At This Point, Zoom Could Use Another PandemicReading Time: 5 minutes
The videoconferencing app is in business trouble., Zoom office, A.I. data, business problems: At this point, the app could use another pandemic.
For a while, Zoom was the most important company in America.
Three years ago, the pandemic had forced offices to come up with extended remote-working arrangements, and Zoom became the indispensable videoconferencing platform of choice for millions of stuck-at-home Americans. This humble enterprise app was suddenly there for everything: work, school, social gatherings, activism, dating, telehealth, government hearings, funerals, sex parties, and pretty much anything else that made up life when everyone was locked indoors. Already a profitable company by the end of 2019, Zoom became a stock trader’s dream after it landed on the NASDAQ in early 2020, growing its customer base by 470 percent, quadrupling its revenue (without paying any income tax, according to one report), and expanding its workforce throughout the year.
Obviously, the virtual party couldn’t last: The November 2020 announcement of a coronavirus vaccine dented Zoom’s high-flying stock value by 20 percent. Since then, as vaccination and reduced transmission allowed American enterprise to adjust back to normalish routines, Zoom has struggled to maintain its pandemic-era success. Its net income, product sales, users, and stock value have all plummeted since 2021.
And how is Zoom’s business faring these days? Take a look at some recent headlines:
• Over the weekend, full-stack developer Alex Ivanovs noted on his Stack Diary platform that Zoom had updated its terms of service, with language assuming automatic user consent for the company’s utilization of ‘Customer Content’ (e.g., transcripts and recordings from users’ everyday video and audio calls) and ‘Service Generated Data’ (users’ behavioral data and engagement metrics) for ‘machine learning, artificial intelligence, training, testing.’ After the discovery was shared on Hacker News, Zoom’s chief product officer wrote responses both on the forum and on the company blog, declaring on Monday that ‘we will not use audio, video, or chat customer content to train our artificial intelligence models without your consent.’ Ivanovs found, however, that the app still doesn’t allow any opt-out option for Service Generated Data collection; Gizmodo further noticed that there’s no easy means to refuse sharing your customer content with the company’s optional, A.I.-powered, chatbot-heavy Zoom IQ. One legal advocate told the Washington Post Tuesday that the murky A.I. policies may violate Zoom’s 2020 settlement with the Federal Trade Commission, which forbid the app from misrepresenting its data-collection rules, among other terms.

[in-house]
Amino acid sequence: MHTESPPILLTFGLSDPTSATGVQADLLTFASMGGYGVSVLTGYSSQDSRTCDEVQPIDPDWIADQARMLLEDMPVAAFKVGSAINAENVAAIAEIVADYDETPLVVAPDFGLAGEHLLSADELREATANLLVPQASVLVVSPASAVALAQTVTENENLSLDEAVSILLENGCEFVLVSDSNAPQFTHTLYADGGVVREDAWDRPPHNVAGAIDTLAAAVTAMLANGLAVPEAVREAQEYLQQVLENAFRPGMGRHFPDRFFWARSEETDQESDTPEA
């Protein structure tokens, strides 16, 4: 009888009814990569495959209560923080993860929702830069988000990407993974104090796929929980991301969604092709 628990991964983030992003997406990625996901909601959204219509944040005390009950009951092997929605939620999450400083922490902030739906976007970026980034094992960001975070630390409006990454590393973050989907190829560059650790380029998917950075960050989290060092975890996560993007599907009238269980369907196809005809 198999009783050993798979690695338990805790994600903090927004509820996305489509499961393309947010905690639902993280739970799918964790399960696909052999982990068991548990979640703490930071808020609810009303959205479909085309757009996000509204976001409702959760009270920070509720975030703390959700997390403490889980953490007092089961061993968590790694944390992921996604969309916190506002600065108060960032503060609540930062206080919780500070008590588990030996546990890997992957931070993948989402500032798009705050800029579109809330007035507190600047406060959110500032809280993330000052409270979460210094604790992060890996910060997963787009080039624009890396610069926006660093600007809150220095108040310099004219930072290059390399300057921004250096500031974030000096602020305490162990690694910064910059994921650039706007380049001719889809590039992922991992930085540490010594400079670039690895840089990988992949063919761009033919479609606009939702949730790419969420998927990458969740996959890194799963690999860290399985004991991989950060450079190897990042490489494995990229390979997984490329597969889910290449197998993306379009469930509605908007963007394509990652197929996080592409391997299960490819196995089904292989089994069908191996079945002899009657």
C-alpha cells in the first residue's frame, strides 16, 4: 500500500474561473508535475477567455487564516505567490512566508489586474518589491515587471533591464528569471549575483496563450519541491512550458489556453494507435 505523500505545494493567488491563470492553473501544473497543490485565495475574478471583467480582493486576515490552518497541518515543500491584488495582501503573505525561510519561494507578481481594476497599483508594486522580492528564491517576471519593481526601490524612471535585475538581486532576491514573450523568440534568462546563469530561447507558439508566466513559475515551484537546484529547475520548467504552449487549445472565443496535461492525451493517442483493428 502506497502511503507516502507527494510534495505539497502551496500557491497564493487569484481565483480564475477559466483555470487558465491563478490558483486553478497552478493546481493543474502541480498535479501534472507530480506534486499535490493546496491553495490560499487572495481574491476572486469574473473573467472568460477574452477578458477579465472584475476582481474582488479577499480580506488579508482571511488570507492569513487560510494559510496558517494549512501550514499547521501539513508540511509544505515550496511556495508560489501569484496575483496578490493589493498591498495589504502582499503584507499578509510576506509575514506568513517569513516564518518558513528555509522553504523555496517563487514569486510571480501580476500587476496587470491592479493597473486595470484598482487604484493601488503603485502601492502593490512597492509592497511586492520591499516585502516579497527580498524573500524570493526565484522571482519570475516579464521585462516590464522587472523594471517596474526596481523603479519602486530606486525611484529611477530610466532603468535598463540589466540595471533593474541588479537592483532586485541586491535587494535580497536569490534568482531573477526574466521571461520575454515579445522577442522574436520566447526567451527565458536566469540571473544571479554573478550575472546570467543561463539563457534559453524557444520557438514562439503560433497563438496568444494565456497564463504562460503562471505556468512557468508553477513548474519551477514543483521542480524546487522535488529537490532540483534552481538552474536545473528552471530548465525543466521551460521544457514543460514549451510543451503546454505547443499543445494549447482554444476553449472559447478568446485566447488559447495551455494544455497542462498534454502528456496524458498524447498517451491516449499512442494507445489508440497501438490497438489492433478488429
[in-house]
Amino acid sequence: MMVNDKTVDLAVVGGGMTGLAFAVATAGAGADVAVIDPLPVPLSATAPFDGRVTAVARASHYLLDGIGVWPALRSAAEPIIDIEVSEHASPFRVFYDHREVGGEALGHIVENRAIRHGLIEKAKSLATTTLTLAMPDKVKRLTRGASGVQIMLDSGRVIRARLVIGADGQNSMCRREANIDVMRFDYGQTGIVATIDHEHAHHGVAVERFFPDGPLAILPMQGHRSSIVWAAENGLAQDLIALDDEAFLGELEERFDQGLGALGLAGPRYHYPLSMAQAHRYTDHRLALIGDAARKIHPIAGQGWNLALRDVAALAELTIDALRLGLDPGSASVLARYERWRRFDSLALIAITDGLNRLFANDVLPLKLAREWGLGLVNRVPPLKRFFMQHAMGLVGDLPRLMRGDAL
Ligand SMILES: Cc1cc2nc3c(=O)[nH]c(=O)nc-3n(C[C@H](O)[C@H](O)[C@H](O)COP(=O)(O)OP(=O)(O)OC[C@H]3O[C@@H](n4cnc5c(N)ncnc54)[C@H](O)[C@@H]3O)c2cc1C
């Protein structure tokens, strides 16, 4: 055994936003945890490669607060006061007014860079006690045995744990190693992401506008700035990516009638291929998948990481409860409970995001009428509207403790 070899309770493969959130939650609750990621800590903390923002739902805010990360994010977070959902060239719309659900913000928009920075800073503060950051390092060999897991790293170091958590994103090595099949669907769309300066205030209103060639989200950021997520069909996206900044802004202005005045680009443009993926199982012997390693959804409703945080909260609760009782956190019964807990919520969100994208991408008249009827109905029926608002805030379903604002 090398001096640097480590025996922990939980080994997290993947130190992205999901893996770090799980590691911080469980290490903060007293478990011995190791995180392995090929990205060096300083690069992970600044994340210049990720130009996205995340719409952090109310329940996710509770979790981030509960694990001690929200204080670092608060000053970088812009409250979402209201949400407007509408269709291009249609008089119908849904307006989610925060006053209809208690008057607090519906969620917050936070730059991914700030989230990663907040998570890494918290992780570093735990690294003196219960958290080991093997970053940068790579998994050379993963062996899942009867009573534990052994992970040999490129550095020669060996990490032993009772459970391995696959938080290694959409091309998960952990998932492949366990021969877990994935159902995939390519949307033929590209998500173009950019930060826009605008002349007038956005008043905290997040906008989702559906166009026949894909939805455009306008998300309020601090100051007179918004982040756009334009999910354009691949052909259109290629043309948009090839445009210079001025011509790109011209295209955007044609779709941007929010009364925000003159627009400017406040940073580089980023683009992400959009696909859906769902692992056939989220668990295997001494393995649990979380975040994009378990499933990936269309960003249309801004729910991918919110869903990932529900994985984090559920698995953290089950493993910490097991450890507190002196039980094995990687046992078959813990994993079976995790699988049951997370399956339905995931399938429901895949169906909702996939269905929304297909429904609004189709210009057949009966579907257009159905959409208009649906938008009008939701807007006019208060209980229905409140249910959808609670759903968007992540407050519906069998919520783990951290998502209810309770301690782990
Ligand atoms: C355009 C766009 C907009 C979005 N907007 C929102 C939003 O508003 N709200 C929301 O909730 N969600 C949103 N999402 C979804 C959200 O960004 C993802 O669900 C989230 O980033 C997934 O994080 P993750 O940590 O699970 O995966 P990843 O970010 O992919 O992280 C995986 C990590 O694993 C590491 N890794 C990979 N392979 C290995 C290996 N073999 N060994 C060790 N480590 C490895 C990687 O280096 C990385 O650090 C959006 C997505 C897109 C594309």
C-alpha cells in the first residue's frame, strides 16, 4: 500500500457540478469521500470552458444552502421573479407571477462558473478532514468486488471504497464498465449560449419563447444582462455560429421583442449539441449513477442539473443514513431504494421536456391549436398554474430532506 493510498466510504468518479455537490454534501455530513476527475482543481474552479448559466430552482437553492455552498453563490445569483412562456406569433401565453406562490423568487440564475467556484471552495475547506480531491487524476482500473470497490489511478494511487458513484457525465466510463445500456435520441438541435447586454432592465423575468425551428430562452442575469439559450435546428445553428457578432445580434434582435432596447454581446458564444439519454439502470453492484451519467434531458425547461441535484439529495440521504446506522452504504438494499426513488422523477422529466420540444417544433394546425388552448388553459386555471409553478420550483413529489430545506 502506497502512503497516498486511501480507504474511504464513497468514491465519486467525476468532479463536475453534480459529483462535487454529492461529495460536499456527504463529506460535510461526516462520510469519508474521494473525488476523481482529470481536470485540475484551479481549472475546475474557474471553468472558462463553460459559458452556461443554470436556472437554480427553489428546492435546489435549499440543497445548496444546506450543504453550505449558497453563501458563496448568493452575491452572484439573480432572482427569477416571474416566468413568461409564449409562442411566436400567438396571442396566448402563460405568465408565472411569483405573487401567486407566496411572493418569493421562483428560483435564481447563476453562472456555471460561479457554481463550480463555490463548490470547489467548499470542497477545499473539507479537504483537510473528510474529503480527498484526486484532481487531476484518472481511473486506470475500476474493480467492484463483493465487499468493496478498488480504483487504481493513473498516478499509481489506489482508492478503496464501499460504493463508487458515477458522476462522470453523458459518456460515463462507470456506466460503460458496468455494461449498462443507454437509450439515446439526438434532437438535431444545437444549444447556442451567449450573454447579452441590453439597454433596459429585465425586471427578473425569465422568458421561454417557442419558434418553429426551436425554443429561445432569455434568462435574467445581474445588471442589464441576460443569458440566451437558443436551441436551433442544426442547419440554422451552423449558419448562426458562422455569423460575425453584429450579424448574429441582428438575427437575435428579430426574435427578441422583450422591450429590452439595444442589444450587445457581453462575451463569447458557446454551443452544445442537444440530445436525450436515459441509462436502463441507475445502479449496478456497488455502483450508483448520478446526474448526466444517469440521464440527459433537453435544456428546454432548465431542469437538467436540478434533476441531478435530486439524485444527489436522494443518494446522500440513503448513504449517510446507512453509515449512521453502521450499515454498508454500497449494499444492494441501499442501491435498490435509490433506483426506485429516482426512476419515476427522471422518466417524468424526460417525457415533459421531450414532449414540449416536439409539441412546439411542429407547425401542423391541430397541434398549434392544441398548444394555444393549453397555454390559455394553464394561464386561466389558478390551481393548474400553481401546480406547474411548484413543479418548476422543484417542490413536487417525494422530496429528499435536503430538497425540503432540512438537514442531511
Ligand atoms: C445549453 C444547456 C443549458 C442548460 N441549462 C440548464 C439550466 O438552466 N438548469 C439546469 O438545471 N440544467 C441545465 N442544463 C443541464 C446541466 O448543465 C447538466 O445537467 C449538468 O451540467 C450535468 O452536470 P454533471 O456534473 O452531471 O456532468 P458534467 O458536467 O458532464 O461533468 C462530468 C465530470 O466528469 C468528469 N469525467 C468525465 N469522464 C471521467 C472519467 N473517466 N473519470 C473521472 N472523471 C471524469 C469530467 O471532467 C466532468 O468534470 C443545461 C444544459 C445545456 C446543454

• Following the lead of corporations insisting that their remote-working employees re-embrace the office commute, Zoom announced last week that employees who live within 50 miles of a company office—whether in California, Georgia, Kansas, or Colorado—must report to the relevant campus for work at least twice a week. Beyond the irony of a remote-work totem embracing commuter life, this announcement was also a walk-back of Zoom’s previous stance: In January 2022, the company promised to allow up to 98 percent of its workforce to stick to hybrid or remote-working arrangements as preferred. Naturally, as the New York Times reported Monday, Zoom employees were not happy with the new mandate, ‘express[ing] frustration about the time and money they’d waste while commuting.’ One anonymous employee message reported by the San Francisco Standard: ‘The irony is you need to go to office but every meeting is via Zoom.’
• British researchers put out a new paper on Monday noting that Zoom’s audio-suppression tools aren’t strong enough to prevent deep-learning models from being able to detect the text that you type on your Mac’s keyboard, even if that text isn’t transmitted through Zoom—because the models are able to detect which keys you’re pressing just based on their relative sounds. And again, they can detect this even if Zoom muffles a user’s audio.